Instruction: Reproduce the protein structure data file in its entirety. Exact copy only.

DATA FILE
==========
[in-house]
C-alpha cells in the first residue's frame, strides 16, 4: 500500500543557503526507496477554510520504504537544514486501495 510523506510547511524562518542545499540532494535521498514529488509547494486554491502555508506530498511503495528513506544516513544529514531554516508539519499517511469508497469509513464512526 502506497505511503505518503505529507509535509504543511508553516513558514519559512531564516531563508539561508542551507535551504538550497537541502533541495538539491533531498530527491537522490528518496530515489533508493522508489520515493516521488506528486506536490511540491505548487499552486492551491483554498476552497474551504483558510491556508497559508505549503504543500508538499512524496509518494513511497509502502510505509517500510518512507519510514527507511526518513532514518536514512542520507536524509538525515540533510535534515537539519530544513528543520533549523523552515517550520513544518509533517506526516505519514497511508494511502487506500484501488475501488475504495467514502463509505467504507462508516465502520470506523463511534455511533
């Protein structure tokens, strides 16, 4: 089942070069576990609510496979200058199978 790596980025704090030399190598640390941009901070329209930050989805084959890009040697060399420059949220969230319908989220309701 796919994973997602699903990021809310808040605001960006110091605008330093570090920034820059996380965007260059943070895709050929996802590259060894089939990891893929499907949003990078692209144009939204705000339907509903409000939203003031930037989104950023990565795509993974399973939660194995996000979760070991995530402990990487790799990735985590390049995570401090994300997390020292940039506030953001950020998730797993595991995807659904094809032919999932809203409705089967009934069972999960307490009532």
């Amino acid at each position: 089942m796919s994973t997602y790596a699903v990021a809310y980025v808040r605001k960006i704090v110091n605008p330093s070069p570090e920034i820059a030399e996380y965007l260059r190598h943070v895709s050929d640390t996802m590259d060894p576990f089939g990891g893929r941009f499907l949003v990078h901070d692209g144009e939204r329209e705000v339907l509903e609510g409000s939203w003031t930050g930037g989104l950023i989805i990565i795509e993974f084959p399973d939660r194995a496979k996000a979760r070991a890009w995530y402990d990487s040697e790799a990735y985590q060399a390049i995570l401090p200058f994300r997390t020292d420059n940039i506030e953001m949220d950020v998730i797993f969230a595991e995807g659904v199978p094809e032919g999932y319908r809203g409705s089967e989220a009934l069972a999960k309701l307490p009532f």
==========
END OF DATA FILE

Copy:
[in-house]
C-alpha cells in the first residue's frame, strides 16, 4: 500500500543557503526507496477554510520504504537544514486501495 510523506510547511524562518542545499540532494535521498514529488509547494486554491502555508506530498511503495528513506544516513544529514531554516508539519499517511469508497469509513464512526 502506497505511503505518503505529507509535509504543511508553516513558514519559512531564516531563508539561508542551507535551504538550497537541502533541495538539491533531498530527491537522490528518496530515489533508493522508489520515493516521488506528486506536490511540491505548487499552486492551491483554498476552497474551504483558510491556508497559508505549503504543500508538499512524496509518494513511497509502502510505509517500510518512507519510514527507511526518513532514518536514512542520507536524509538525515540533510535534515537539519530544513528543520533549523523552515517550520513544518509533517506526516505519514497511508494511502487506500484501488475501488475504495467514502463509505467504507462508516465502520470506523463511534455511533
């Protein structure tokens, strides 16, 4: 089942070069576990609510496979200058199978 790596980025704090030399190598640390941009901070329209930050989805084959890009040697060399420059949220969230319908989220309701 796919994973997602699903990021809310808040605001960006110091605008330093570090920034820059996380965007260059943070895709050929996802590259060894089939990891893929499907949003990078692209144009939204705000339907509903409000939203003031930037989104950023990565795509993974399973939660194995996000979760070991995530402990990487790799990735985590390049995570401090994300997390020292940039506030953001950020998730797993595991995807659904094809032919999932809203409705089967009934069972999960307490009532």
């Amino acid at each position: 089942m796919s994973t997602y790596a699903v990021a809310y980025v808040r605001k960006i704090v110091n605008p330093s070069p570090e920034i820059a030399e996380y965007l260059r190598h943070v895709s050929d640390t996802m590259d060894p576990f089939g990891g893929r941009f499907l949003v990078h901070d692209g144009e939204r329209e705000v339907l509903e609510g409000s939203w003031t930050g930037g989104l950023i989805i990565i795509e993974f084959p399973d939660r194995a496979k996000a979760r070991a890009w995530y402990d990487s040697e790799a990735y985590q060399a390049i995570l401090p200058f994300r997390t020292d420059n940039i506030e953001m949220d950020v998730i797993f969230a595991e995807g659904v199978p094809e032919g999932y319908r809203g409705s089967e989220a009934l069972a999960k309701l307490p009532f």